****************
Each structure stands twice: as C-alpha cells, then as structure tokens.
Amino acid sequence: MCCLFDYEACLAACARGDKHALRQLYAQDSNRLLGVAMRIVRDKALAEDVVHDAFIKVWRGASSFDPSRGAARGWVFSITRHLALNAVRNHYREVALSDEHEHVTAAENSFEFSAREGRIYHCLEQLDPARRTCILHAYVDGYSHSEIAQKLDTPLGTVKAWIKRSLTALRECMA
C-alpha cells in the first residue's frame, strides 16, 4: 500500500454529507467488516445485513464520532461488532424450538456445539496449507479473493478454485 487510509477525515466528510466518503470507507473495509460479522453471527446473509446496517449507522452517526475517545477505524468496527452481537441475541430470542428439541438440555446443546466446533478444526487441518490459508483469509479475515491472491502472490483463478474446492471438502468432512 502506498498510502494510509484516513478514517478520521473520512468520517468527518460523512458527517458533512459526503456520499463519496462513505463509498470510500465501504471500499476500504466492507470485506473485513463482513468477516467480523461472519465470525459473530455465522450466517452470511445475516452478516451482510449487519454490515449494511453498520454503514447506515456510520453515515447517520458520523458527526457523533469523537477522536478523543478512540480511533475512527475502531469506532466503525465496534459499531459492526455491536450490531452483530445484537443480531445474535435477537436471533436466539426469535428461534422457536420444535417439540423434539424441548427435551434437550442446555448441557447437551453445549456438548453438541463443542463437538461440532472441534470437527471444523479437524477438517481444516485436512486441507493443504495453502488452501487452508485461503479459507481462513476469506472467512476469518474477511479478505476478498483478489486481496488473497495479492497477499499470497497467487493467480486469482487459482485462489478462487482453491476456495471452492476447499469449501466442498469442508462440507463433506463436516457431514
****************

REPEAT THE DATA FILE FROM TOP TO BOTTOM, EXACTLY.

Each structure stands twice: as C-alpha cells, then as structure tokens.
Amino acid sequence: MCCLFDYEACLAACARGDKHALRQLYAQDSNRLLGVAMRIVRDKALAEDVVHDAFIKVWRGASSFDPSRGAARGWVFSITRHLALNAVRNHYREVALSDEHEHVTAAENSFEFSAREGRIYHCLEQLDPARRTCILHAYVDGYSHSEIAQKLDTPLGTVKAWIKRSLTALRECMA
C-alpha cells in the first residue's frame, strides 16, 4: 500500500454529507467488516445485513464520532461488532424450538456445539496449507479473493478454485 487510509477525515466528510466518503470507507473495509460479522453471527446473509446496517449507522452517526475517545477505524468496527452481537441475541430470542428439541438440555446443546466446533478444526487441518490459508483469509479475515491472491502472490483463478474446492471438502468432512 502506498498510502494510509484516513478514517478520521473520512468520517468527518460523512458527517458533512459526503456520499463519496462513505463509498470510500465501504471500499476500504466492507470485506473485513463482513468477516467480523461472519465470525459473530455465522450466517452470511445475516452478516451482510449487519454490515449494511453498520454503514447506515456510520453515515447517520458520523458527526457523533469523537477522536478523543478512540480511533475512527475502531469506532466503525465496534459499531459492526455491536450490531452483530445484537443480531445474535435477537436471533436466539426469535428461534422457536420444535417439540423434539424441548427435551434437550442446555448441557447437551453445549456438548453438541463443542463437538461440532472441534470437527471444523479437524477438517481444516485436512486441507493443504495453502488452501487452508485461503479459507481462513476469506472467512476469518474477511479478505476478498483478489486481496488473497495479492497477499499470497497467487493467480486469482487459482485462489478462487482453491476456495471452492476447499469449501466442498469442508462440507463433506463436516457431514